Crowdfunding films is big business these days and it is still early in the evolution of this new approach to funding movies. On Kickstarter, Film & Video is their second highest revenue generator having successfully raised almost $200 million. Indiegogo has recently experienced some break out success campaigns that have pushed some of their films into the most funded category – and we expect more.
We thought it would be interesting to look at the top ten most crowdfunded films from both Kickstarter and Indiegogo. This list includes animated productions too because we want to share top amounts raised – and you may be surprised at some the successful productions. And while it is interesting to see which film has raised the most money we guarantee the total crowdfunded does not necessarily guarantee quality. But then you already you knew that. We promise you the list will change in the very near future as the next big success is just around the corner.
1. The Veronica Mars Movie Project – 2013 – Kickstarter
In 2013, fans of the early 2000’s series Veronica Mars (myself included) cheered with excitement as the original castmates and production crew teamed up to create a crowdfunding campaign on Kickstarter. The film took place years after the series came to an end, and Veronica gets pulled back to her hometown – just in time for her high school reunion – in order to help her old flame Logan Echolls, who’s once again embroiled in a murder mystery.
The campaign raised $5,702,153 from 91,585 making it one of the most funded projects of all time.
2. Wish I Was Here – 2013 – Kickstarter
After seeing the success of the Veronica Mars Movie, “Scrubs” star Zach Braff launched a crowdfunding campaign on Kickstarter for his film, Wish I Was Here. According to the synopsis, Aidan Bloom is a 35-year-old man who finds himself at major crossroads, which forces him to examine his life, his career, and his family.
Those who starred alongside Braff in the film were Kate Hudson, Joey King, James Avery, and Pierce Gagnon. The campaign raised $3,105,473 thanks to its 46,520 backers.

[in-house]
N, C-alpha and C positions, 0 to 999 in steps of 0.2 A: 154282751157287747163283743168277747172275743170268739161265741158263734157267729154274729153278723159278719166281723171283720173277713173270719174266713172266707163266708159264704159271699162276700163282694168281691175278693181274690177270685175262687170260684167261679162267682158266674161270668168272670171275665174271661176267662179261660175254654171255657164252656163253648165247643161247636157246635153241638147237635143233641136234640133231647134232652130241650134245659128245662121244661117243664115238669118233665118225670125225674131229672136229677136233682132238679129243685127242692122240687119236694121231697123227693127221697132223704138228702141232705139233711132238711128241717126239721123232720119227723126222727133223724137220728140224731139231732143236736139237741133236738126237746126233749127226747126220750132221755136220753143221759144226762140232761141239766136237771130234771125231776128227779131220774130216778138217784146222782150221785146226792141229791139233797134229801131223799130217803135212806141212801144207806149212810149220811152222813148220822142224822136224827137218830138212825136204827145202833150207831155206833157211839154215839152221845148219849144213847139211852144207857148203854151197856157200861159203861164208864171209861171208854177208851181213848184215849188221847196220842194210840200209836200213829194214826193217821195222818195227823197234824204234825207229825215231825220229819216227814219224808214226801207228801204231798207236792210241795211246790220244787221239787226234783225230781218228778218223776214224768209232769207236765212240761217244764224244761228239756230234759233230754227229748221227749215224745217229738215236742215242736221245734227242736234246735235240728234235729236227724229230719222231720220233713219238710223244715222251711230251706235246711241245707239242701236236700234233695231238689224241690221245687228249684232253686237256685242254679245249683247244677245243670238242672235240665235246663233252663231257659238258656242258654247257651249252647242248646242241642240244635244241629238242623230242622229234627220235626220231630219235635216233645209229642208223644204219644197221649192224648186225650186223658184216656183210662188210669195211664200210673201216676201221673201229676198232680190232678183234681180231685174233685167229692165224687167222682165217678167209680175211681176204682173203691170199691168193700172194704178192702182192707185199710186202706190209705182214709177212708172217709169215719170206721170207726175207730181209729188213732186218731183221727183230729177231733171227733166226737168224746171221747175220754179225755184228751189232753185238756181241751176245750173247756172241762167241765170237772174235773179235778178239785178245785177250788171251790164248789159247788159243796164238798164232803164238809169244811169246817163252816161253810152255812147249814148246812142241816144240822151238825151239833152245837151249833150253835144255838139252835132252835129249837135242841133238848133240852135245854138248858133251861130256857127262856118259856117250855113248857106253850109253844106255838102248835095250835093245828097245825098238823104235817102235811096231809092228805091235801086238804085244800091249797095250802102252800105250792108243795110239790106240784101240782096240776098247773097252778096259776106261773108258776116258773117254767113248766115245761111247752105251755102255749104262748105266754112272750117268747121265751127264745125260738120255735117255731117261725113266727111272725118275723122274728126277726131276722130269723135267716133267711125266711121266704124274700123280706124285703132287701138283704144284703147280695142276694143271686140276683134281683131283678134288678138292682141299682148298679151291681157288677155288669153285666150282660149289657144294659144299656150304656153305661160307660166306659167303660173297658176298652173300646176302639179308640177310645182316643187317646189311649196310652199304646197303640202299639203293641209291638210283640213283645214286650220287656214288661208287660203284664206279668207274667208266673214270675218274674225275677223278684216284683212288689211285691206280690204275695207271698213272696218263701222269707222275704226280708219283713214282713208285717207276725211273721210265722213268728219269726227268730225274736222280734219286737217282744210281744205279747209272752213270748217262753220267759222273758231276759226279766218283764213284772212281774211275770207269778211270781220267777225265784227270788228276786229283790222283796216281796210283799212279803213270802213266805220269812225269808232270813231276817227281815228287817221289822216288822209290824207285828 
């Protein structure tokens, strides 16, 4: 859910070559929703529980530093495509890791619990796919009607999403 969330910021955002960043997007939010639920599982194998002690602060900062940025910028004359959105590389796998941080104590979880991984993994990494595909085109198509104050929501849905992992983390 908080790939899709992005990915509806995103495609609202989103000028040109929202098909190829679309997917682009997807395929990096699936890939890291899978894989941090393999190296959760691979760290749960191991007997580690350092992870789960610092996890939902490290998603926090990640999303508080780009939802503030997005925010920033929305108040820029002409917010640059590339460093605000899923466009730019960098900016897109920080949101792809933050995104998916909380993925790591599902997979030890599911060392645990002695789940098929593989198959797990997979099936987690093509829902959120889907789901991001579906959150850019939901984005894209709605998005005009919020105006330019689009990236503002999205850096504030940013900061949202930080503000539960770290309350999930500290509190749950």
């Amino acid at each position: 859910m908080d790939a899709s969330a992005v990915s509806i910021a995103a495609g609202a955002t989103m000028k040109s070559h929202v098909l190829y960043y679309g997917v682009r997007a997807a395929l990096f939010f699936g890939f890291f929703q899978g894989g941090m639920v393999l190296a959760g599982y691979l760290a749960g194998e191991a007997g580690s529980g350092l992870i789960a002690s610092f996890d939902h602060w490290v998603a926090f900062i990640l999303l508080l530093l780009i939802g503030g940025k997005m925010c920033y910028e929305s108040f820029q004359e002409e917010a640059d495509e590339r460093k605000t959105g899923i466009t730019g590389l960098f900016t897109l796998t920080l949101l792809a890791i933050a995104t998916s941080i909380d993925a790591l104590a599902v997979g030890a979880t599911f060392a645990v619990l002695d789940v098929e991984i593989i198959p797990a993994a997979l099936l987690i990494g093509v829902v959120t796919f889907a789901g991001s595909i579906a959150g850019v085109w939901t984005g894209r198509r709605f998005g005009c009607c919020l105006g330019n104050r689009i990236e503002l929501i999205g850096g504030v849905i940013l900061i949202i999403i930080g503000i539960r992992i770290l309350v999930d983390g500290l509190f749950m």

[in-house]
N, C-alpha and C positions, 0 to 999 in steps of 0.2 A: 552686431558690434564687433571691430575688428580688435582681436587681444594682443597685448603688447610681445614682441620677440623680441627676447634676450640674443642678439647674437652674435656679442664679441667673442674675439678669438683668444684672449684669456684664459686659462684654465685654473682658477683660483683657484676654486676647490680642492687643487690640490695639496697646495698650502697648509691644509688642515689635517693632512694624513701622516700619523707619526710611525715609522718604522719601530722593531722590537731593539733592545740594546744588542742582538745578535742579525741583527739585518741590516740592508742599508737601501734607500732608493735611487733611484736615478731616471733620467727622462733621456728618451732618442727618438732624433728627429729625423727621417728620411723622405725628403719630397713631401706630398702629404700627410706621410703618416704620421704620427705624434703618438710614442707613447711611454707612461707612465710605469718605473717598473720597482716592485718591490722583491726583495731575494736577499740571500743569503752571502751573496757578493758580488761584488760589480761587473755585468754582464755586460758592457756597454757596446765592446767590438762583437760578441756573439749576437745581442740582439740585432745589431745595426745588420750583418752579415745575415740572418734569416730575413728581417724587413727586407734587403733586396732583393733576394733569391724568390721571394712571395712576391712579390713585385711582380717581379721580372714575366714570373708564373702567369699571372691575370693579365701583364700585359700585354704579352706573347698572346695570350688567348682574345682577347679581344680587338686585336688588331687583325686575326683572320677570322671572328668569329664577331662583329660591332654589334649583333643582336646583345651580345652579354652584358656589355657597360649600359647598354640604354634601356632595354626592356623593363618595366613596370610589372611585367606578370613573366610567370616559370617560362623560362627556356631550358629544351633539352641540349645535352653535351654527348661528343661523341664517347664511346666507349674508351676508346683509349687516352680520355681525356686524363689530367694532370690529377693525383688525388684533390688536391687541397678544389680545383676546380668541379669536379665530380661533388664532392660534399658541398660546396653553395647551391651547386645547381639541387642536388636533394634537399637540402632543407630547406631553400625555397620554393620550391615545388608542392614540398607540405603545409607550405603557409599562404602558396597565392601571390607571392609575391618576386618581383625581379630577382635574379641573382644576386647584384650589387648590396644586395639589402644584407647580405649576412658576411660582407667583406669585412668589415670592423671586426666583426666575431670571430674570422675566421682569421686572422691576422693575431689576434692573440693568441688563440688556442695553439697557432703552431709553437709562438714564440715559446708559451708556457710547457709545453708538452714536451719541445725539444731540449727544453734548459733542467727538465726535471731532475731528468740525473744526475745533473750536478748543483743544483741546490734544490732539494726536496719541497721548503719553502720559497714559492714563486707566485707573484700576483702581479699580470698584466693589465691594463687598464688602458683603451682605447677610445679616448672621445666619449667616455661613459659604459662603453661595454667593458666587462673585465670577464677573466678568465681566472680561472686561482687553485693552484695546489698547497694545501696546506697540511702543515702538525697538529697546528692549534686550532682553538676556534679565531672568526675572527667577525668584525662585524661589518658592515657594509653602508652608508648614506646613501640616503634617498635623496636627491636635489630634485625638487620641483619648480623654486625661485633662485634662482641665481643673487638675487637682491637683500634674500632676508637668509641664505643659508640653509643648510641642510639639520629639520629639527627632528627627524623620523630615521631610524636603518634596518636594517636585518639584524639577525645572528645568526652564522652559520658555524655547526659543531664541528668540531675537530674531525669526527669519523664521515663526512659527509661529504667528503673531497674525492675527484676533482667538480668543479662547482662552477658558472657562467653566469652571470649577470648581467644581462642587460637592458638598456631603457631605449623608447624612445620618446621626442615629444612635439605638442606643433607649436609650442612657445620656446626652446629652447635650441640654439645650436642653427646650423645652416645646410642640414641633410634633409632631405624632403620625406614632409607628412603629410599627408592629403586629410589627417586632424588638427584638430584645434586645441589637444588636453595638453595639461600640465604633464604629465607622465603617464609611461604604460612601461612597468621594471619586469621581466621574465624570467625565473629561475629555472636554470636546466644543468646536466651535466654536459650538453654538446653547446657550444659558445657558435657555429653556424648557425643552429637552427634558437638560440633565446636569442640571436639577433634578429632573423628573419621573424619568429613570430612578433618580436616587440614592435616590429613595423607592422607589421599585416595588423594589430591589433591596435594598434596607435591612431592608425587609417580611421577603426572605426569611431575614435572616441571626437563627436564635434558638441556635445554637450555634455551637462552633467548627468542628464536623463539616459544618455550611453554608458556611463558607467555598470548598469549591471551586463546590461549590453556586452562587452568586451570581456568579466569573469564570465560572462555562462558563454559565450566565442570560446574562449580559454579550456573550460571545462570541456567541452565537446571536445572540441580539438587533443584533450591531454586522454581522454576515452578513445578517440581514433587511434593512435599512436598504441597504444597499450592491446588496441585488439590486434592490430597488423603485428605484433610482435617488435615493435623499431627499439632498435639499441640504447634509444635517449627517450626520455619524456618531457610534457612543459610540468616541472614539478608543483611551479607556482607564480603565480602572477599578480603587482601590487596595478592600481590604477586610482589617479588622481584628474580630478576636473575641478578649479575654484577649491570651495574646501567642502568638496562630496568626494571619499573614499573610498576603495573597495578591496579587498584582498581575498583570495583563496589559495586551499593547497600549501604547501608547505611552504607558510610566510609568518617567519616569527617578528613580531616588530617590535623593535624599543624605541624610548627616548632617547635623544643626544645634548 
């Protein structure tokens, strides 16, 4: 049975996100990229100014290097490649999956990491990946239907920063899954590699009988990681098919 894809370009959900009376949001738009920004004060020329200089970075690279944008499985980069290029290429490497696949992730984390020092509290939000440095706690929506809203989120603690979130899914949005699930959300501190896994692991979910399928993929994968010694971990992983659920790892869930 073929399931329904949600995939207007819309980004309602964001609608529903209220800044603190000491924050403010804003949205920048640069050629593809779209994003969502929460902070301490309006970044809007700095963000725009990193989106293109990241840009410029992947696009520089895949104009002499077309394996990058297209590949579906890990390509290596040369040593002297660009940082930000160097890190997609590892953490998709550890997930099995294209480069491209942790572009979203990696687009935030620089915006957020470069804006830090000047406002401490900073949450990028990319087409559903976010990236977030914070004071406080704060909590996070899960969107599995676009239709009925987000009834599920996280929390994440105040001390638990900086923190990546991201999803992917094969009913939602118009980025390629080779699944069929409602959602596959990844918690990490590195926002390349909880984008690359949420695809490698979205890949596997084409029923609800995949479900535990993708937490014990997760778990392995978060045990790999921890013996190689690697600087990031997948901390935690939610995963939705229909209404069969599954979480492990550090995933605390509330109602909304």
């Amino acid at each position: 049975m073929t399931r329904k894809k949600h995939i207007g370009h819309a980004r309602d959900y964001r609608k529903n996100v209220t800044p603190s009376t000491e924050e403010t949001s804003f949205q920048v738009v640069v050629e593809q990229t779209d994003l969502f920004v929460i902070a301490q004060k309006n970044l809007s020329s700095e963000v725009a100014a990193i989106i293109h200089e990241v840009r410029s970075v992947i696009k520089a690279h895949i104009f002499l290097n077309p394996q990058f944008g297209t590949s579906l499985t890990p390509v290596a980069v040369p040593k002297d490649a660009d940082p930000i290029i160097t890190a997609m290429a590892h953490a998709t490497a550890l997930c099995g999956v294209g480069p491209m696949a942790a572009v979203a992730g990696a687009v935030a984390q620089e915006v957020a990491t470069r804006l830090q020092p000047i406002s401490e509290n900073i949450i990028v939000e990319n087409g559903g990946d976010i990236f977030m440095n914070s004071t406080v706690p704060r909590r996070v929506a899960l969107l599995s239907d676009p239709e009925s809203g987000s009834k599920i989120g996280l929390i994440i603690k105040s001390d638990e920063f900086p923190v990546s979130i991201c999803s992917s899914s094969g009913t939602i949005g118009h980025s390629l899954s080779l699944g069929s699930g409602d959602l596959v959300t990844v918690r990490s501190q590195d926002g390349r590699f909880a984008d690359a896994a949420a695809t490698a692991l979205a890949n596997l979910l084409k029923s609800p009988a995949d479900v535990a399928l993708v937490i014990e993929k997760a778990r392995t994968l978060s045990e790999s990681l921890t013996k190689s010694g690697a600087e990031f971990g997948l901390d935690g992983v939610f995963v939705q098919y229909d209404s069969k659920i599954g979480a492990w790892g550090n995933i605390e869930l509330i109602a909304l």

3. Lazer Team by Rooster Teeth – 2014 – Indiegogo
Creators of Red vs Blue, Achievement Hunter, The RT Podcast, and RWBY are at it again! Rooster Teeth launched a crowdfunding campaign on Indiegogo this past summer to raise funds for its film Lazer Team. Per the synopsis, In the late 1970’s, the Search For Extraterrestrial Intelligence project received a one time signal from outer space. It looked exactly as theorists thought a communication from an alien civilization would — unfortunately it has never been decoded. Or so we were told. Unbeknownst to the general public the signal was translated and told us two things:
- We are not alone.
- The galaxy is a dangerous place.
Lazer Team is live action sci-fi comedy that takes place decades later in the aftermath of this event. We will be holding a conference call for all our BTS-level and higher supporters on Tuesday June 17, 2014 during which will we cover the plot in greater detail.
Originally only seeking to raise $650,000, the campaign reached $2,480,099 thanks to 2,188 backers.
4. Gosnell Movie – 2014 – Indiegogo
After being rejected by Kickstarter, the Gosnell Movie team turned to Indiegogo to launch its crowdfunding campaign. The film follows the infamous doctor, who became one of the most prolific serial killer in American History.
The grand jury stated, “This case is about a doctor who killed babies … What we mean is that he regularly and illegally delivered live, viable, babies in the third trimester of pregnancy – and then murdered these newborns by severing their spinal cords with scissors …. Over the years, many people came to know that something was going on here. But no one put a stop to it.”
Seeking $2,100,000, the campaign hit $2,241,043.
5. Blue Mountain State: The Movie – 2014 – Indiegogo
One of the most successful projects on Kickstarter wasn’t always thought of as anything special. Blue Mountain State fans managed to rally for the hit Spike series (that was cancelled last year) and funded the show’s upcoming film.
Take a trip back to the show which originally followed three incoming freshmen attending Midwestern college football powerhouse Blue Mountain State must quickly adapt to college life and juggle football, girls, classes and nonstop hazing.